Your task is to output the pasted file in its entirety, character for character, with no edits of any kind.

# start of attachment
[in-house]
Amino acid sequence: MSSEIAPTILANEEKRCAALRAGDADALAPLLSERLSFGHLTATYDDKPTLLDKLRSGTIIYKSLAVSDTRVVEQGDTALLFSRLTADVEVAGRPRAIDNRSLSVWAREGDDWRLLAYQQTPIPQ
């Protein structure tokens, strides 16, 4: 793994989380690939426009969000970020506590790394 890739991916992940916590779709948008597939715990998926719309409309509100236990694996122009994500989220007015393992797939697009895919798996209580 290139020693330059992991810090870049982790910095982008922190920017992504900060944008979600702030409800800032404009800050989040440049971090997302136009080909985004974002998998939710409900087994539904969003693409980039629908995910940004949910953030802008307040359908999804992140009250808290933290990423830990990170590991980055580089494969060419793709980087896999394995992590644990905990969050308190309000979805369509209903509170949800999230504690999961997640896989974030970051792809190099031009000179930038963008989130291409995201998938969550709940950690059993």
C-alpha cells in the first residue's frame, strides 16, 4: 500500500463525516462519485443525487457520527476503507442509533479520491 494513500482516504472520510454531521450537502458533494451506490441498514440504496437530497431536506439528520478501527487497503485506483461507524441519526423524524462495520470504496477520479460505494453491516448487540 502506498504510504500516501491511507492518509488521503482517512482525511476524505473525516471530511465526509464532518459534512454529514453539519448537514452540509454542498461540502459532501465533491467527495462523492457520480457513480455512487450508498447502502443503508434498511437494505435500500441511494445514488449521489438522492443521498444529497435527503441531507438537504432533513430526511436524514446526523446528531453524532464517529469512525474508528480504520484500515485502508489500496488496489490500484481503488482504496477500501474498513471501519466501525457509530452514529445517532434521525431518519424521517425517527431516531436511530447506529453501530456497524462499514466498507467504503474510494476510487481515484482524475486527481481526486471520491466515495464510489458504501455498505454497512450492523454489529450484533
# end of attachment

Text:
[in-house]
Amino acid sequence: MSSEIAPTILANEEKRCAALRAGDADALAPLLSERLSFGHLTATYDDKPTLLDKLRSGTIIYKSLAVSDTRVVEQGDTALLFSRLTADVEVAGRPRAIDNRSLSVWAREGDDWRLLAYQQTPIPQ
């Protein structure tokens, strides 16, 4: 793994989380690939426009969000970020506590790394 890739991916992940916590779709948008597939715990998926719309409309509100236990694996122009994500989220007015393992797939697009895919798996209580 290139020693330059992991810090870049982790910095982008922190920017992504900060944008979600702030409800800032404009800050989040440049971090997302136009080909985004974002998998939710409900087994539904969003693409980039629908995910940004949910953030802008307040359908999804992140009250808290933290990423830990990170590991980055580089494969060419793709980087896999394995992590644990905990969050308190309000979805369509209903509170949800999230504690999961997640896989974030970051792809190099031009000179930038963008989130291409995201998938969550709940950690059993």
C-alpha cells in the first residue's frame, strides 16, 4: 500500500463525516462519485443525487457520527476503507442509533479520491 494513500482516504472520510454531521450537502458533494451506490441498514440504496437530497431536506439528520478501527487497503485506483461507524441519526423524524462495520470504496477520479460505494453491516448487540 502506498504510504500516501491511507492518509488521503482517512482525511476524505473525516471530511465526509464532518459534512454529514453539519448537514452540509454542498461540502459532501465533491467527495462523492457520480457513480455512487450508498447502502443503508434498511437494505435500500441511494445514488449521489438522492443521498444529497435527503441531507438537504432533513430526511436524514446526523446528531453524532464517529469512525474508528480504520484500515485502508489500496488496489490500484481503488482504496477500501474498513471501519466501525457509530452514529445517532434521525431518519424521517425517527431516531436511530447506529453501530456497524462499514466498507467504503474510494476510487481515484482524475486527481481526486471520491466515495464510489458504501455498505454497512450492523454489529450484533